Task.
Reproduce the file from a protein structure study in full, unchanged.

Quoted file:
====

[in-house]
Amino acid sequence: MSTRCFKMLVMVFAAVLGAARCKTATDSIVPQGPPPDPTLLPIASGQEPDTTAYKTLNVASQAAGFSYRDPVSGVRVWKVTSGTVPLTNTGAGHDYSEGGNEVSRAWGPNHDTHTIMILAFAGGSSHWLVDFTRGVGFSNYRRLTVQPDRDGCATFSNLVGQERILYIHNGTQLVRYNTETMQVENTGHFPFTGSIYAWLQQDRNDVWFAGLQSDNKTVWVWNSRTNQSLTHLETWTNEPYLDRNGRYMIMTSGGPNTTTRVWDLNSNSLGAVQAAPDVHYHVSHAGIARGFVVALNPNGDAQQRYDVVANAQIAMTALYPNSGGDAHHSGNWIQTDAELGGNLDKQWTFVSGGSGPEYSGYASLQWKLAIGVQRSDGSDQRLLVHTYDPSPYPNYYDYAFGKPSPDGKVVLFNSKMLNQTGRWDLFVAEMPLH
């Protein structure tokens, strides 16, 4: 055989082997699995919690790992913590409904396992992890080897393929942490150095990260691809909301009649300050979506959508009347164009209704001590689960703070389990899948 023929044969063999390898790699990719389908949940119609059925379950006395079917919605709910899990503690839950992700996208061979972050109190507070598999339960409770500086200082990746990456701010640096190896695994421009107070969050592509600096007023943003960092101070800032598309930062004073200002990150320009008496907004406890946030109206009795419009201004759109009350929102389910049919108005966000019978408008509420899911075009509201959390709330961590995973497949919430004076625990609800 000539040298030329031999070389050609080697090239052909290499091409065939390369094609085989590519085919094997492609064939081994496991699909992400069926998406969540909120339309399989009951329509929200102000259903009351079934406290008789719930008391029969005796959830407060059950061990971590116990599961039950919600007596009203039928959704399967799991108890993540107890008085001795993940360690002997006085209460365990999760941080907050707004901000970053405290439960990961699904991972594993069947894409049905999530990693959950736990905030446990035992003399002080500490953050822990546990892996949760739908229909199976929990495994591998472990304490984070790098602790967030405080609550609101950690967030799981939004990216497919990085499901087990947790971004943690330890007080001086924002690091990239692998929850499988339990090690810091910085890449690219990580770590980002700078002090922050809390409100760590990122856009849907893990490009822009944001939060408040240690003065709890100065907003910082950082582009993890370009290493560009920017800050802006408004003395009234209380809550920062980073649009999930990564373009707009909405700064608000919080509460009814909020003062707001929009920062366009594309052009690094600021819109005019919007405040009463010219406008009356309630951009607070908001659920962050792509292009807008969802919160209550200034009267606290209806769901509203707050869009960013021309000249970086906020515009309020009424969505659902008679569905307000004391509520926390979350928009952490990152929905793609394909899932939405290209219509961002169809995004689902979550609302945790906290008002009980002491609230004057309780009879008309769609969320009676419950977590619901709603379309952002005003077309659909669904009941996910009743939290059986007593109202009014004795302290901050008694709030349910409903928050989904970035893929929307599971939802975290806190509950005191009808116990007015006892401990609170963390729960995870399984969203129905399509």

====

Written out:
[in-house]
Amino acid sequence: MSTRCFKMLVMVFAAVLGAARCKTATDSIVPQGPPPDPTLLPIASGQEPDTTAYKTLNVASQAAGFSYRDPVSGVRVWKVTSGTVPLTNTGAGHDYSEGGNEVSRAWGPNHDTHTIMILAFAGGSSHWLVDFTRGVGFSNYRRLTVQPDRDGCATFSNLVGQERILYIHNGTQLVRYNTETMQVENTGHFPFTGSIYAWLQQDRNDVWFAGLQSDNKTVWVWNSRTNQSLTHLETWTNEPYLDRNGRYMIMTSGGPNTTTRVWDLNSNSLGAVQAAPDVHYHVSHAGIARGFVVALNPNGDAQQRYDVVANAQIAMTALYPNSGGDAHHSGNWIQTDAELGGNLDKQWTFVSGGSGPEYSGYASLQWKLAIGVQRSDGSDQRLLVHTYDPSPYPNYYDYAFGKPSPDGKVVLFNSKMLNQTGRWDLFVAEMPLH
């Protein structure tokens, strides 16, 4: 055989082997699995919690790992913590409904396992992890080897393929942490150095990260691809909301009649300050979506959508009347164009209704001590689960703070389990899948 023929044969063999390898790699990719389908949940119609059925379950006395079917919605709910899990503690839950992700996208061979972050109190507070598999339960409770500086200082990746990456701010640096190896695994421009107070969050592509600096007023943003960092101070800032598309930062004073200002990150320009008496907004406890946030109206009795419009201004759109009350929102389910049919108005966000019978408008509420899911075009509201959390709330961590995973497949919430004076625990609800 000539040298030329031999070389050609080697090239052909290499091409065939390369094609085989590519085919094997492609064939081994496991699909992400069926998406969540909120339309399989009951329509929200102000259903009351079934406290008789719930008391029969005796959830407060059950061990971590116990599961039950919600007596009203039928959704399967799991108890993540107890008085001795993940360690002997006085209460365990999760941080907050707004901000970053405290439960990961699904991972594993069947894409049905999530990693959950736990905030446990035992003399002080500490953050822990546990892996949760739908229909199976929990495994591998472990304490984070790098602790967030405080609550609101950690967030799981939004990216497919990085499901087990947790971004943690330890007080001086924002690091990239692998929850499988339990090690810091910085890449690219990580770590980002700078002090922050809390409100760590990122856009849907893990490009822009944001939060408040240690003065709890100065907003910082950082582009993890370009290493560009920017800050802006408004003395009234209380809550920062980073649009999930990564373009707009909405700064608000919080509460009814909020003062707001929009920062366009594309052009690094600021819109005019919007405040009463010219406008009356309630951009607070908001659920962050792509292009807008969802919160209550200034009267606290209806769901509203707050869009960013021309000249970086906020515009309020009424969505659902008679569905307000004391509520926390979350928009952490990152929905793609394909899932939405290209219509961002169809995004689902979550609302945790906290008002009980002491609230004057309780009879008309769609969320009676419950977590619901709603379309952002005003077309659909669904009941996910009743939290059986007593109202009014004795302290901050008694709030349910409903928050989904970035893929929307599971939802975290806190509950005191009808116990007015006892401990609170963390729960995870399984969203129905399509």